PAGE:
Mork & Mindy was a spin-off from an episode of Happy Days seen in February 1978, in which an alien from the planet Ork landed on Earth and attempted to kidnap Richie. So popular was the nutty character created by Robin Williams that Williams was given his own series in the fall of 1978, and it became an instant hit. Mork was a misfit on his own planet because his sense of humor (he was heard to call the Orkan leader, Orson, "cosmic breath"). So the humorless Orkans sent him off to study Earthlings, whose "crazy" customs they had never been able to understand. Mork landed, in a giant eggshell near Boulder, Colorado. There he was befriended by pretty Mindy McConnell, a clerk at the music store run by her father, Frederick. Mork looked human, but his strange mixture of Orkan and Earthling customs--such as wearing a suit, but putting it on backwards, or sitting in a chair, but upside down--led most people to think of him as just as some kind of nut. Mindy knew where he came from, and helped him adjust to Earth's strange ways. She also let him stay in the attic of her apartment house, which scandalized her conservative father, but not her swinging grandmother, Cora.
Mork & Mindy: The Third Season
finds the titular pair still working on their offbeat relationship but growing closer all the time in love and regard for one another. The season begins with the threat of Mork (Robin Williams) being recalled to his home planet Ork after he undergoes a personality change from too much Earth exposure. The wildman from another planet is suddenly acting like a bland suburbanite, upsetting Mindy (Pam Dawber) and requiring a visit from a revered Orkan elder (actually a boy, played by Vidal Peterson) who will either restore the real Morks character or take him back. "Mork the Prankster" finds the ever-curious extraterrestrial learning about the concept of practical jokes, then so offending Mindy with a prank gone bad that she moves out and must be convinced to take him back again. In "Mindy Gets a Job," Mindy applies for and receives an entry-level job at a Boulder television station, then finds herself having to go on-camera to do the news broadcast alone during a blizzard. When she runs out of steam during her report, Mork leaps to the rescue, giving Williams a prime opportunity to improvise his way through a stream of feverish free-association. In the season finale, "Reflections and Regrets," Mindy tells Mork about her greatest sorrow, and he sets about trying to ease her pain while also letting her know how he truly feels.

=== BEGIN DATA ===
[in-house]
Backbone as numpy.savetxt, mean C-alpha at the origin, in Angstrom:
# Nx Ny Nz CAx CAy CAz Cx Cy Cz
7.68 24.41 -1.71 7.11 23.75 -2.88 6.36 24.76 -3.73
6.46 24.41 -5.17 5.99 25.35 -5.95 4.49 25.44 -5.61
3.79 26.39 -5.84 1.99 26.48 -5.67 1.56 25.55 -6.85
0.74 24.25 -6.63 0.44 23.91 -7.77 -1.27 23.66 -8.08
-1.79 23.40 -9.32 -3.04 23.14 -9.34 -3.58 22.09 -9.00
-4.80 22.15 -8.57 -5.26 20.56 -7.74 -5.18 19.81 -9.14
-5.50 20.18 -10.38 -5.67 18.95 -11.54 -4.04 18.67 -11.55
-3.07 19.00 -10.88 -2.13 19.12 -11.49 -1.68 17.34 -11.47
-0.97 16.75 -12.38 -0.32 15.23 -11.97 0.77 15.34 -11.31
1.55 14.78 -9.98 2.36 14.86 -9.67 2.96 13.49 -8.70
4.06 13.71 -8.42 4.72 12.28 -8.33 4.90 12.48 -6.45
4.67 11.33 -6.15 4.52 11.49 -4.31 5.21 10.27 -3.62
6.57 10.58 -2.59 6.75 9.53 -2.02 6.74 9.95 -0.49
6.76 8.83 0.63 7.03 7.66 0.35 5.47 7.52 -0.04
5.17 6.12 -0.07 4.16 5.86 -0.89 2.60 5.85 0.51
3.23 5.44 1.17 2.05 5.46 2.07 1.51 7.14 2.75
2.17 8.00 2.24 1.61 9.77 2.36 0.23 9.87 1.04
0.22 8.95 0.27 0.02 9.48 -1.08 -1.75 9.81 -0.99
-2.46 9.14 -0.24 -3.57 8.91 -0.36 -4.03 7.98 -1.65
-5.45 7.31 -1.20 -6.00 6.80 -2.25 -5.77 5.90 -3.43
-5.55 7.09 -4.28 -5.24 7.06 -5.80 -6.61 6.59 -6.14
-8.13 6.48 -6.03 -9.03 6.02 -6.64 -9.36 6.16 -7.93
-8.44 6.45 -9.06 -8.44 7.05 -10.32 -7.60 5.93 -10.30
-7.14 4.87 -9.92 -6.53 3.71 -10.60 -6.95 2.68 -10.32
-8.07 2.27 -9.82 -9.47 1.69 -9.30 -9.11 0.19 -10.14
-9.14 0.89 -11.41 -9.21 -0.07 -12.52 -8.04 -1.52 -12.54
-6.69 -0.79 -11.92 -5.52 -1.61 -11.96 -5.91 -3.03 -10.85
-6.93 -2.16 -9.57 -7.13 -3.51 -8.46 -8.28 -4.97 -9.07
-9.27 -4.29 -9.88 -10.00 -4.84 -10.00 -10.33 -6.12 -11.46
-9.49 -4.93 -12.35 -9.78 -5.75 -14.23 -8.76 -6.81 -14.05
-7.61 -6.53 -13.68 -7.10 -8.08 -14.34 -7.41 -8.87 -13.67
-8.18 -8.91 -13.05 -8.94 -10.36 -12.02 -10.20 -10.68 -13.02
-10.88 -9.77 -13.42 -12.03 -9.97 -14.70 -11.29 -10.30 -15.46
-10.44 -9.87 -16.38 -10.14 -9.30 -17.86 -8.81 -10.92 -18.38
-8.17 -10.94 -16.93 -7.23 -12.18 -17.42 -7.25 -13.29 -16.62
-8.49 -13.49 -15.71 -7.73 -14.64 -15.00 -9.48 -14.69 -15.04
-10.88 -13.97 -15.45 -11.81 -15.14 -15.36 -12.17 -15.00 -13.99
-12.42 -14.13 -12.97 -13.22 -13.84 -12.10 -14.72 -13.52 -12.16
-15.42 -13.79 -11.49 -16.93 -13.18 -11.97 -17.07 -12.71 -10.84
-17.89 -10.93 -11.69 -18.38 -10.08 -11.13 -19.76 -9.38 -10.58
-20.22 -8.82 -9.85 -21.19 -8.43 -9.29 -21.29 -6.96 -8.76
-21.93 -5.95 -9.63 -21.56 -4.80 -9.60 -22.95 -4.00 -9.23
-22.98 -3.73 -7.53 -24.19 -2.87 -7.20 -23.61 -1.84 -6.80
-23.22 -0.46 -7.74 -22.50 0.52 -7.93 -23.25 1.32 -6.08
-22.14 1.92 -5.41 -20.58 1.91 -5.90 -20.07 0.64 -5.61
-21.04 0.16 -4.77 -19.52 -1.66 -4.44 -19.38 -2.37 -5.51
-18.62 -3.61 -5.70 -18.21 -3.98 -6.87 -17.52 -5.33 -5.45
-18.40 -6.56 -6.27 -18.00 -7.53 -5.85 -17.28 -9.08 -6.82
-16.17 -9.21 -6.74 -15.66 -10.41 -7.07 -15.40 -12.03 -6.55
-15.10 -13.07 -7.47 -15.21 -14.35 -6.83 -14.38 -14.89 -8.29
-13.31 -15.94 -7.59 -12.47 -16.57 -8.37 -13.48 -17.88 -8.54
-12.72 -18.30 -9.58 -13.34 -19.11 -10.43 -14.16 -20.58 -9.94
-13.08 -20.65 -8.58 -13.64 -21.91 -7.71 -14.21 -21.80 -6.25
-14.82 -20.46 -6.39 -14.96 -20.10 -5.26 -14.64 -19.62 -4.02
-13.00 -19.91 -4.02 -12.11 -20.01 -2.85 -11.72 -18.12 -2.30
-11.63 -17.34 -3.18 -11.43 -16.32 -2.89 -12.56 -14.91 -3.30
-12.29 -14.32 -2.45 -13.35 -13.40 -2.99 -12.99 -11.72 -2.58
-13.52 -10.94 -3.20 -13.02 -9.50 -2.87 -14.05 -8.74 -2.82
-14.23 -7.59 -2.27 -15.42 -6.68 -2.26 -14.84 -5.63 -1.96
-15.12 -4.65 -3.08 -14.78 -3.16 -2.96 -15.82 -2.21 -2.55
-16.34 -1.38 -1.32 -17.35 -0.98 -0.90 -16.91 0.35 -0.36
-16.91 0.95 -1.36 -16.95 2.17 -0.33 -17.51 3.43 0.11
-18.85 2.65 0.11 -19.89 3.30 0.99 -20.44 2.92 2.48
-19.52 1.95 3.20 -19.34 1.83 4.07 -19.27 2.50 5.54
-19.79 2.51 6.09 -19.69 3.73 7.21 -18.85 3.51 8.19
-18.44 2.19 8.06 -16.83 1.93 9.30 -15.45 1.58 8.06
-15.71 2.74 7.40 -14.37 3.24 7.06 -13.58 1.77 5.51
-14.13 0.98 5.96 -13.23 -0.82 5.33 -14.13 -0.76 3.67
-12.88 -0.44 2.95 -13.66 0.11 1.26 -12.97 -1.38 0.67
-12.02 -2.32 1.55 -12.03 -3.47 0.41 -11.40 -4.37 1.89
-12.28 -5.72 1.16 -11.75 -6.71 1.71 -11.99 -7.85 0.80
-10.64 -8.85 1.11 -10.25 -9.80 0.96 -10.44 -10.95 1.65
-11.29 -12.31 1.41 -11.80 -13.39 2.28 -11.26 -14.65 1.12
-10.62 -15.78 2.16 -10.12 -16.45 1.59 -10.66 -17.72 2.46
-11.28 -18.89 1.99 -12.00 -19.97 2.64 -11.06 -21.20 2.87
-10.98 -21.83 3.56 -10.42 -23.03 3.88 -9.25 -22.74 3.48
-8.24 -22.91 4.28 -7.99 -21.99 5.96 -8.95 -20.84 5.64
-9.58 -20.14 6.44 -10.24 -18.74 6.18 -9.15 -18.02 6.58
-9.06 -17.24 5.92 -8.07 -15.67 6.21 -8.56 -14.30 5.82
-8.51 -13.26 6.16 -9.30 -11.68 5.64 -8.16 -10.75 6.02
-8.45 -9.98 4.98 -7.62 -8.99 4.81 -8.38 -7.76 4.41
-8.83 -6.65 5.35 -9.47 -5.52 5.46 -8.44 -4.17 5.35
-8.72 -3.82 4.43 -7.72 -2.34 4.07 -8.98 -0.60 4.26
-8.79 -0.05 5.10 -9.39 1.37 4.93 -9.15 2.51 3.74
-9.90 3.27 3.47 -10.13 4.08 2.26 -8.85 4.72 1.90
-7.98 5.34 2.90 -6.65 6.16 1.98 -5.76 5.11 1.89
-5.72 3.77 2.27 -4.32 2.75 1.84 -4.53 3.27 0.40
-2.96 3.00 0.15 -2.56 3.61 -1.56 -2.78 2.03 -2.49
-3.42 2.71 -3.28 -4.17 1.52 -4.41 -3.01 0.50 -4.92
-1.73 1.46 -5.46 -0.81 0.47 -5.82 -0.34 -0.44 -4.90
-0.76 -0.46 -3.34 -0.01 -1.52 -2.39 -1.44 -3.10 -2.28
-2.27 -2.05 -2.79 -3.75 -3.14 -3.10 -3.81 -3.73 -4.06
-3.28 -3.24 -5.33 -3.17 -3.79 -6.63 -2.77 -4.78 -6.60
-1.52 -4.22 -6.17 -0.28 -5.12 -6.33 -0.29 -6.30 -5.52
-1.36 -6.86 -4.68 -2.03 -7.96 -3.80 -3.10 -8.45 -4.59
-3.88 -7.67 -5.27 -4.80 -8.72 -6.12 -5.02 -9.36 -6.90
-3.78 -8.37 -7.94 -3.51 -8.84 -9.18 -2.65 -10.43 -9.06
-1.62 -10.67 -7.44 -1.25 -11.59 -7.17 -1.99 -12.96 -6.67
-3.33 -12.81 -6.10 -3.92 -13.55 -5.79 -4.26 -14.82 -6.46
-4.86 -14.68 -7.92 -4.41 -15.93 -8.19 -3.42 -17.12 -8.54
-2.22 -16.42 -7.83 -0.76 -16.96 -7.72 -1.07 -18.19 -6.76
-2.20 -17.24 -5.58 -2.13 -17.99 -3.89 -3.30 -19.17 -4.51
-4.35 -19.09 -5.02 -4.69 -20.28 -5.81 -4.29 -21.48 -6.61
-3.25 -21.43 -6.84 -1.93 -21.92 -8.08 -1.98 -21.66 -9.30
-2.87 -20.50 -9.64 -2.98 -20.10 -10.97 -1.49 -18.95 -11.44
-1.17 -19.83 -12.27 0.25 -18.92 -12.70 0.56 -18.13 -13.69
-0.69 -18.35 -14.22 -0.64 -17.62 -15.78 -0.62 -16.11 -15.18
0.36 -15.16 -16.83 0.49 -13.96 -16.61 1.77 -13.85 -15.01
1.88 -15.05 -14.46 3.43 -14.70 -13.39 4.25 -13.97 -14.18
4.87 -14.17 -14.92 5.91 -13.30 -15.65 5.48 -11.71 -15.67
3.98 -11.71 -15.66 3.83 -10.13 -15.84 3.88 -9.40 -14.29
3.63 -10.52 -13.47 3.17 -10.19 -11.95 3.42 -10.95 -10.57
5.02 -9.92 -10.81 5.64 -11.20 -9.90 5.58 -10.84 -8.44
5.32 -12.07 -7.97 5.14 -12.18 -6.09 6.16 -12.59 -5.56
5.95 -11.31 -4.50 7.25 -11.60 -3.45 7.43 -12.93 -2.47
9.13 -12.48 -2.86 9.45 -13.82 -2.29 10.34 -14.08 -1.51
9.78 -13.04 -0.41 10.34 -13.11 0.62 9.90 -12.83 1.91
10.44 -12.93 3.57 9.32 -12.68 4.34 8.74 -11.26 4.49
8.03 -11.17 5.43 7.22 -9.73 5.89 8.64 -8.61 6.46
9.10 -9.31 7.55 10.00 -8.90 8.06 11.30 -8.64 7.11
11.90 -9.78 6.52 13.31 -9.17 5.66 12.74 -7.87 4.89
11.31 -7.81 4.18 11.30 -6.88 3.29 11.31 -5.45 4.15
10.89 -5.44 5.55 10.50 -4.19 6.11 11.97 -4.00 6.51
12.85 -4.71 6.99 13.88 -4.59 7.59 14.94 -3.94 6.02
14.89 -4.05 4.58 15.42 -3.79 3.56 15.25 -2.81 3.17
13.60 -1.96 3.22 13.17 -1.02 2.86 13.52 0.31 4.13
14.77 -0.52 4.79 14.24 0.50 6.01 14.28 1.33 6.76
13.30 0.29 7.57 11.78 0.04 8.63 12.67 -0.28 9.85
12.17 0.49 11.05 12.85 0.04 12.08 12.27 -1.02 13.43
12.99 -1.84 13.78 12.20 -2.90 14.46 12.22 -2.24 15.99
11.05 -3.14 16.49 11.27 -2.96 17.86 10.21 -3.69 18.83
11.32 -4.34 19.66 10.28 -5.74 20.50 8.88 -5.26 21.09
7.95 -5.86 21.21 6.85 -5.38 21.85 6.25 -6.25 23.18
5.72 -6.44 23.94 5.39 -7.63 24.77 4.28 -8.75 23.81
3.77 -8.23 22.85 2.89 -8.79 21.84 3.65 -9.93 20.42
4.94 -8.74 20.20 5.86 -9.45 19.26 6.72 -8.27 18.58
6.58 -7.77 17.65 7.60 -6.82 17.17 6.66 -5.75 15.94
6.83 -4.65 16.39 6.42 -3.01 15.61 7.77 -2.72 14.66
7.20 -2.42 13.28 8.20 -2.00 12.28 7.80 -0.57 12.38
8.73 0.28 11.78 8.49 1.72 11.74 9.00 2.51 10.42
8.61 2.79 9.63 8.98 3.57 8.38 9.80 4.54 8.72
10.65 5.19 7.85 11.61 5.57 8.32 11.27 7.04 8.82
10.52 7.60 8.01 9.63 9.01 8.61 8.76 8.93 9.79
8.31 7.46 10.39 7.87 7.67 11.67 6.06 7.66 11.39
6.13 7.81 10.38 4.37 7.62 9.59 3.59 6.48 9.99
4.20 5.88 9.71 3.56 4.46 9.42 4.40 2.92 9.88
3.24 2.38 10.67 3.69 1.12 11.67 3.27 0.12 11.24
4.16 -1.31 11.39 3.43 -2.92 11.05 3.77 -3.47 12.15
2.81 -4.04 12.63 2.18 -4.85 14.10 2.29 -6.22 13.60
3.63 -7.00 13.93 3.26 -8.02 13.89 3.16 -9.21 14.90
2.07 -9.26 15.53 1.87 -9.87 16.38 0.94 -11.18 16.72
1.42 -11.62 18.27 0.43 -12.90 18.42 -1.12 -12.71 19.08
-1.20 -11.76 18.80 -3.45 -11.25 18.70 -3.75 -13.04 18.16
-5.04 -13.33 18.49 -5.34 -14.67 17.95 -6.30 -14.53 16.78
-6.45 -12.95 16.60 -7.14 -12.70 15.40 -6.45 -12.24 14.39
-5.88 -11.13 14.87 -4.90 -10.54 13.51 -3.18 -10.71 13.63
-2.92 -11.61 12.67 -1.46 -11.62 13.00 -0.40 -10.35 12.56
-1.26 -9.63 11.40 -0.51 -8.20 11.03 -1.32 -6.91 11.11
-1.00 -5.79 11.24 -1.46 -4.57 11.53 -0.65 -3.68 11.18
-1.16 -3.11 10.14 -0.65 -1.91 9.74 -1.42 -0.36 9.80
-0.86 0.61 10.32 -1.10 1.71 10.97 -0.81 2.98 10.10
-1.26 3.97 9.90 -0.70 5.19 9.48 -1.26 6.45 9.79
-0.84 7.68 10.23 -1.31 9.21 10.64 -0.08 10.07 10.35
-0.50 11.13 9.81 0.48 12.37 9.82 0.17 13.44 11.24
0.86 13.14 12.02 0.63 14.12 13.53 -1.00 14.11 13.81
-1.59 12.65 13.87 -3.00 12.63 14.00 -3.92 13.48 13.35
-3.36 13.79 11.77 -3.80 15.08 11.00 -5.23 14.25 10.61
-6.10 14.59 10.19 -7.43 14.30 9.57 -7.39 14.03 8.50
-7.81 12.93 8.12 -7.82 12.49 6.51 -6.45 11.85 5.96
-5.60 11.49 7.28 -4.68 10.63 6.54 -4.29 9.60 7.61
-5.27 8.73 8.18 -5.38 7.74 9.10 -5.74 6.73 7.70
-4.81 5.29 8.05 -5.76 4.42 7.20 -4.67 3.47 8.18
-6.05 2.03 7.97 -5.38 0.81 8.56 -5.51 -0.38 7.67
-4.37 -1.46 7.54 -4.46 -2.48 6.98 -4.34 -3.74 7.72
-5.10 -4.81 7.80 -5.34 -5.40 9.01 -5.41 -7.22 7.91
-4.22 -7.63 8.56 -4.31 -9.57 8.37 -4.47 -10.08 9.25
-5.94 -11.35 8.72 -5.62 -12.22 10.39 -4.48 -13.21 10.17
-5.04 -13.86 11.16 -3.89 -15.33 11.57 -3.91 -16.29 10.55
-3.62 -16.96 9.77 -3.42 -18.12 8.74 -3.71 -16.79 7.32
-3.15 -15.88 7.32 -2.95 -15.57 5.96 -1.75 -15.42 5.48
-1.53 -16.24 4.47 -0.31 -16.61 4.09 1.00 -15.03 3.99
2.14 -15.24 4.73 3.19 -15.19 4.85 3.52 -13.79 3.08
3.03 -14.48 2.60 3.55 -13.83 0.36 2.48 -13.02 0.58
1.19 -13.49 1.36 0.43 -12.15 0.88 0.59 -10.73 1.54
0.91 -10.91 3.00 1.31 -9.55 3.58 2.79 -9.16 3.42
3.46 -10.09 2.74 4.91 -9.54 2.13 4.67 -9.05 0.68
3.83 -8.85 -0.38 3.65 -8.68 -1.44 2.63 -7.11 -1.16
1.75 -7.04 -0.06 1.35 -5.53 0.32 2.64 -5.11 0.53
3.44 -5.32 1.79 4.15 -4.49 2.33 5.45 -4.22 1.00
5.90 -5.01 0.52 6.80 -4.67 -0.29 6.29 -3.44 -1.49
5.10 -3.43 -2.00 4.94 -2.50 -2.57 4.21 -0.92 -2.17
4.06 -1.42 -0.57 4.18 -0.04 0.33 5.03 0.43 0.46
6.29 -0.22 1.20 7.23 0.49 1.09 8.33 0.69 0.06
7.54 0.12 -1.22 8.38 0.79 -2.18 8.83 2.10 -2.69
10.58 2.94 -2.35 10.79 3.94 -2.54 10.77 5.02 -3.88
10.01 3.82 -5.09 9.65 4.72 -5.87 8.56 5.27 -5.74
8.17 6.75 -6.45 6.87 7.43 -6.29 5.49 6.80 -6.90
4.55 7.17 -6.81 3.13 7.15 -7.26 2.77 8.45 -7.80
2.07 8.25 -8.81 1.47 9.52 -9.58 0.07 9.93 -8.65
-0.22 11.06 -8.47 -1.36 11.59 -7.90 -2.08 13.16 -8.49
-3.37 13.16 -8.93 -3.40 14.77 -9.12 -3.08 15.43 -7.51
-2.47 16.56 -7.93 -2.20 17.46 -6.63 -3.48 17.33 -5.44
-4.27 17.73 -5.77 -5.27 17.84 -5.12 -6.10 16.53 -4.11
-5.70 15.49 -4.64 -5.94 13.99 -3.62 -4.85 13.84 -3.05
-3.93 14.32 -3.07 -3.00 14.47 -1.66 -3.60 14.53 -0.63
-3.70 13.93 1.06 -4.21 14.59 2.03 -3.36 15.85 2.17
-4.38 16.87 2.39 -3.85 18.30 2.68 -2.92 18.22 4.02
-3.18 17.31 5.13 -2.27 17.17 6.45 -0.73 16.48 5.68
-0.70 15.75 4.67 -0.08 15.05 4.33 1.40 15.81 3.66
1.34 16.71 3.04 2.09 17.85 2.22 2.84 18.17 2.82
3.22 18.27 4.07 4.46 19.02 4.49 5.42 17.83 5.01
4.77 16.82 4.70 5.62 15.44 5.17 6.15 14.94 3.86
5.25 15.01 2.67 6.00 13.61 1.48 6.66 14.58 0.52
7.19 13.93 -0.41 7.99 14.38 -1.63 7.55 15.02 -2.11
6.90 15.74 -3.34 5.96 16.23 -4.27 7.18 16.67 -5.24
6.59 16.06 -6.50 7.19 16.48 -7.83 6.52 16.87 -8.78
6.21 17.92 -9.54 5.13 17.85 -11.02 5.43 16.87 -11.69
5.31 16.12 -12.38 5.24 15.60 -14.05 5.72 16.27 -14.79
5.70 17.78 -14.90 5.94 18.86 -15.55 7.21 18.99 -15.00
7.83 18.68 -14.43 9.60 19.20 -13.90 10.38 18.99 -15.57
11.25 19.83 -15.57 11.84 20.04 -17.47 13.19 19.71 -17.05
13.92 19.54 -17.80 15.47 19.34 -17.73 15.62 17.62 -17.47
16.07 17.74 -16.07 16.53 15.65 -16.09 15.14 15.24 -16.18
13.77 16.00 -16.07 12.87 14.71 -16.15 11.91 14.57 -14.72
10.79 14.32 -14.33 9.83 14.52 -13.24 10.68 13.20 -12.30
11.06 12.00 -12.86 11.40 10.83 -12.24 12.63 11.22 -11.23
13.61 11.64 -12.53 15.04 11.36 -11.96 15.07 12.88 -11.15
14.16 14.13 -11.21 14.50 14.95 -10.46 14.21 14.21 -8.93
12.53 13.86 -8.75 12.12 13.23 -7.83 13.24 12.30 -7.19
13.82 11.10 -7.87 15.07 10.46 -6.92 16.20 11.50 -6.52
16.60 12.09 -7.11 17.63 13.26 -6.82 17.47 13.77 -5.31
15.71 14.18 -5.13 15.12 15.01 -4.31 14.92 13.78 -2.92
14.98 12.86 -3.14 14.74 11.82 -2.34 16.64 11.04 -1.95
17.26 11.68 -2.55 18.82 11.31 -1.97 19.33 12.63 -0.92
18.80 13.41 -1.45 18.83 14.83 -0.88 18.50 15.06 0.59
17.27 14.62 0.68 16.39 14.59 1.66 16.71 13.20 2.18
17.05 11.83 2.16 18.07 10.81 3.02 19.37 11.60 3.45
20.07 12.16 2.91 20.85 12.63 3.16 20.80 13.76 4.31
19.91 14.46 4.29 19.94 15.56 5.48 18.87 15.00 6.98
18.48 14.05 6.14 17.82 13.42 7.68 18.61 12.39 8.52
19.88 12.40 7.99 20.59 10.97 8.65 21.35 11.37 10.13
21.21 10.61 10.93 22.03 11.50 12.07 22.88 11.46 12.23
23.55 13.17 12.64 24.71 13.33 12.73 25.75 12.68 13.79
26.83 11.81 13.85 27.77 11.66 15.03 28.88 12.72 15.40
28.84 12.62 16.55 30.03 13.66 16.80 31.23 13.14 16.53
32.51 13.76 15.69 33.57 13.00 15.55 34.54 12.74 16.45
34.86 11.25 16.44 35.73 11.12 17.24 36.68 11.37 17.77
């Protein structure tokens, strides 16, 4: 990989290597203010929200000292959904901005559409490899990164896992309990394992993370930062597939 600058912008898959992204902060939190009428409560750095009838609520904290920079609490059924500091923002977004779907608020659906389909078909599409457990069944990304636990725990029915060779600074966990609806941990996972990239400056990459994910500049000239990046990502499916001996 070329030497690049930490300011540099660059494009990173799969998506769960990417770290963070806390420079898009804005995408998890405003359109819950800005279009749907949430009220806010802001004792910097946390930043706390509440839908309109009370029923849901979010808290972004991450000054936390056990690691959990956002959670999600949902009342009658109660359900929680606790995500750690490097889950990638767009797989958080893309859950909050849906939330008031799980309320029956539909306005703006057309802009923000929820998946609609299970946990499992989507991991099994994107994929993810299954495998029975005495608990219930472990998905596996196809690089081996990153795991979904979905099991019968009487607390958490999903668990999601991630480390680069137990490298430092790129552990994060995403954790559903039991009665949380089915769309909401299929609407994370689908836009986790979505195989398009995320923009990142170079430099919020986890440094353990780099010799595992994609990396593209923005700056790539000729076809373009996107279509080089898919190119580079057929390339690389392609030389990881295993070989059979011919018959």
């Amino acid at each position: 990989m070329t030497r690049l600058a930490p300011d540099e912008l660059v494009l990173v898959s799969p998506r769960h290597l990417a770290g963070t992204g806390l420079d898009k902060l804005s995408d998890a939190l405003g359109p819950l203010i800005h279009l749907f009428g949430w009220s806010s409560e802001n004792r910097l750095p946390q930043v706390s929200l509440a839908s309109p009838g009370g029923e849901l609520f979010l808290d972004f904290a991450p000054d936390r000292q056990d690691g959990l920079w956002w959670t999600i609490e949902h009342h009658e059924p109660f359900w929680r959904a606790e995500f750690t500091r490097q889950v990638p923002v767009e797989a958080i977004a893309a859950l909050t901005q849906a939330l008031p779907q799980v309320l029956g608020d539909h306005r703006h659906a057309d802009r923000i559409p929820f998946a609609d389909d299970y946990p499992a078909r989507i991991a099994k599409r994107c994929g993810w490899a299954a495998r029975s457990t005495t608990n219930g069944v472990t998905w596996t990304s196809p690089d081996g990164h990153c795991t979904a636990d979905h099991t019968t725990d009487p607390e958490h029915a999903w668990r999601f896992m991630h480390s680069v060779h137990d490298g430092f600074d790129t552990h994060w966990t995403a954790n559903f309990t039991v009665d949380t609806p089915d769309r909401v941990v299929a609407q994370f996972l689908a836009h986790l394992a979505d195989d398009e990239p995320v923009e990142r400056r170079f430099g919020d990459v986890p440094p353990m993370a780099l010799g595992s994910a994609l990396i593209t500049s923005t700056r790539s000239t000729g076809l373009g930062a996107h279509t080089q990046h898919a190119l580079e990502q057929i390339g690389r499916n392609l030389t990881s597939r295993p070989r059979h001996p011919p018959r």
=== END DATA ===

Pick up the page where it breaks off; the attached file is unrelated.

Of course, there are a number of episodes that concern Morks heightened sense of justice and fairness, including "Dueling Skates," in which Mork challenges a champion skater to a race in order to save the day care center where he works. "Mork, the Monkeys Uncle" begins with Mork kidnapping a chimp from a zoo after concluding the primate was being mistreated. "Gunfight at the Mork-ay Corral" focuses on Morks effort to teach a young boy (Corey Feldman) about the virtue of non-violence. Finally, there are plenty of comic storylines that simply encourage Williams to display his genius, such as "Mork Meets Robin Williams," in which character and actor have a hilarious, face-to-face interview encounter. "Alas, Poor Mork, We Knew Him Well," is a very fun show about Morks neurotic reaction to an insurance salesmans pitch about death from natural disasters. Mork & Mindy: The Third Season has a number of episodes from among the best of the old Garry Marshall-created sitcom. --Tom Keogh